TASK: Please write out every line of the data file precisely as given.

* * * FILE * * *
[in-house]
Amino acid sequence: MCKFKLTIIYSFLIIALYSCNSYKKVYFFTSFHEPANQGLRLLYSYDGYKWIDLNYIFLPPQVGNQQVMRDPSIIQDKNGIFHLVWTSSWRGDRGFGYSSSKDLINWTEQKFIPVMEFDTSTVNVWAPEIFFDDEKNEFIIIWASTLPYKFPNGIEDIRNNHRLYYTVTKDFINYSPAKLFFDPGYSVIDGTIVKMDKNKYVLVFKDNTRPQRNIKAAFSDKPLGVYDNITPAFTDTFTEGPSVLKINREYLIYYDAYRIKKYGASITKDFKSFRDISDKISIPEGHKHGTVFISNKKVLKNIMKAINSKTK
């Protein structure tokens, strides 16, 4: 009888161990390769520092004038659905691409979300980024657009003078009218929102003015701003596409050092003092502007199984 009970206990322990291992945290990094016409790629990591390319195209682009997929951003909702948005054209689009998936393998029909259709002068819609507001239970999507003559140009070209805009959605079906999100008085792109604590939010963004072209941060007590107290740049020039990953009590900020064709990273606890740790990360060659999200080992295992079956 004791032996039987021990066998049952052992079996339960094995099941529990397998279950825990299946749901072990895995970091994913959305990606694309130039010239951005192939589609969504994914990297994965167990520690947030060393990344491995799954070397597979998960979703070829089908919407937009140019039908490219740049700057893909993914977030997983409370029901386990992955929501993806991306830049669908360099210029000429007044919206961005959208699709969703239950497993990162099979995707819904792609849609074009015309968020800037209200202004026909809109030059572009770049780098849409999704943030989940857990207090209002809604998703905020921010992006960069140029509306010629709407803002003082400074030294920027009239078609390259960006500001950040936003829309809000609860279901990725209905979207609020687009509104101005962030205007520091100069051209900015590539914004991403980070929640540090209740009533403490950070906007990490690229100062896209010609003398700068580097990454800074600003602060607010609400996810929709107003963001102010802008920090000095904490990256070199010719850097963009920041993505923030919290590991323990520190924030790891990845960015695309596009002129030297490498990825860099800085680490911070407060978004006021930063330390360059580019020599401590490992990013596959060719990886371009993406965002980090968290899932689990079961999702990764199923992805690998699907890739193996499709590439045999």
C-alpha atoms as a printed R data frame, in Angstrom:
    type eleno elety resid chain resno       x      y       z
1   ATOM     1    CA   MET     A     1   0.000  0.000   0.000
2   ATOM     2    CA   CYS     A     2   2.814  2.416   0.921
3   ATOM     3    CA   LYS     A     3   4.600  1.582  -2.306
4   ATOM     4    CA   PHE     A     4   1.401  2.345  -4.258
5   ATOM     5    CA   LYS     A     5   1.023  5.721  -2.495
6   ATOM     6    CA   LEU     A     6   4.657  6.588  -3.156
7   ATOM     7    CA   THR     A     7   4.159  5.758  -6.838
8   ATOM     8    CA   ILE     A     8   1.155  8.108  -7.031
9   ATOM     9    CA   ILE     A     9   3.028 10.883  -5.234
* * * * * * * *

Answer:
[in-house]
Amino acid sequence: MCKFKLTIIYSFLIIALYSCNSYKKVYFFTSFHEPANQGLRLLYSYDGYKWIDLNYIFLPPQVGNQQVMRDPSIIQDKNGIFHLVWTSSWRGDRGFGYSSSKDLINWTEQKFIPVMEFDTSTVNVWAPEIFFDDEKNEFIIIWASTLPYKFPNGIEDIRNNHRLYYTVTKDFINYSPAKLFFDPGYSVIDGTIVKMDKNKYVLVFKDNTRPQRNIKAAFSDKPLGVYDNITPAFTDTFTEGPSVLKINREYLIYYDAYRIKKYGASITKDFKSFRDISDKISIPEGHKHGTVFISNKKVLKNIMKAINSKTK
């Protein structure tokens, strides 16, 4: 009888161990390769520092004038659905691409979300980024657009003078009218929102003015701003596409050092003092502007199984 009970206990322990291992945290990094016409790629990591390319195209682009997929951003909702948005054209689009998936393998029909259709002068819609507001239970999507003559140009070209805009959605079906999100008085792109604590939010963004072209941060007590107290740049020039990953009590900020064709990273606890740790990360060659999200080992295992079956 004791032996039987021990066998049952052992079996339960094995099941529990397998279950825990299946749901072990895995970091994913959305990606694309130039010239951005192939589609969504994914990297994965167990520690947030060393990344491995799954070397597979998960979703070829089908919407937009140019039908490219740049700057893909993914977030997983409370029901386990992955929501993806991306830049669908360099210029000429007044919206961005959208699709969703239950497993990162099979995707819904792609849609074009015309968020800037209200202004026909809109030059572009770049780098849409999704943030989940857990207090209002809604998703905020921010992006960069140029509306010629709407803002003082400074030294920027009239078609390259960006500001950040936003829309809000609860279901990725209905979207609020687009509104101005962030205007520091100069051209900015590539914004991403980070929640540090209740009533403490950070906007990490690229100062896209010609003398700068580097990454800074600003602060607010609400996810929709107003963001102010802008920090000095904490990256070199010719850097963009920041993505923030919290590991323990520190924030790891990845960015695309596009002129030297490498990825860099800085680490911070407060978004006021930063330390360059580019020599401590490992990013596959060719990886371009993406965002980090968290899932689990079961999702990764199923992805690998699907890739193996499709590439045999």
C-alpha atoms as a printed R data frame, in Angstrom:
    type eleno elety resid chain resno       x      y       z
1   ATOM     1    CA   MET     A     1   0.000  0.000   0.000
2   ATOM     2    CA   CYS     A     2   2.814  2.416   0.921
3   ATOM     3    CA   LYS     A     3   4.600  1.582  -2.306
4   ATOM     4    CA   PHE     A     4   1.401  2.345  -4.258
5   ATOM     5    CA   LYS     A     5   1.023  5.721  -2.495
6   ATOM     6    CA   LEU     A     6   4.657  6.588  -3.156
7   ATOM     7    CA   THR     A     7   4.159  5.758  -6.838
8   ATOM     8    CA   ILE     A     8   1.155  8.108  -7.031
9   ATOM     9    CA   ILE     A     9   3.028 10.883  -5.234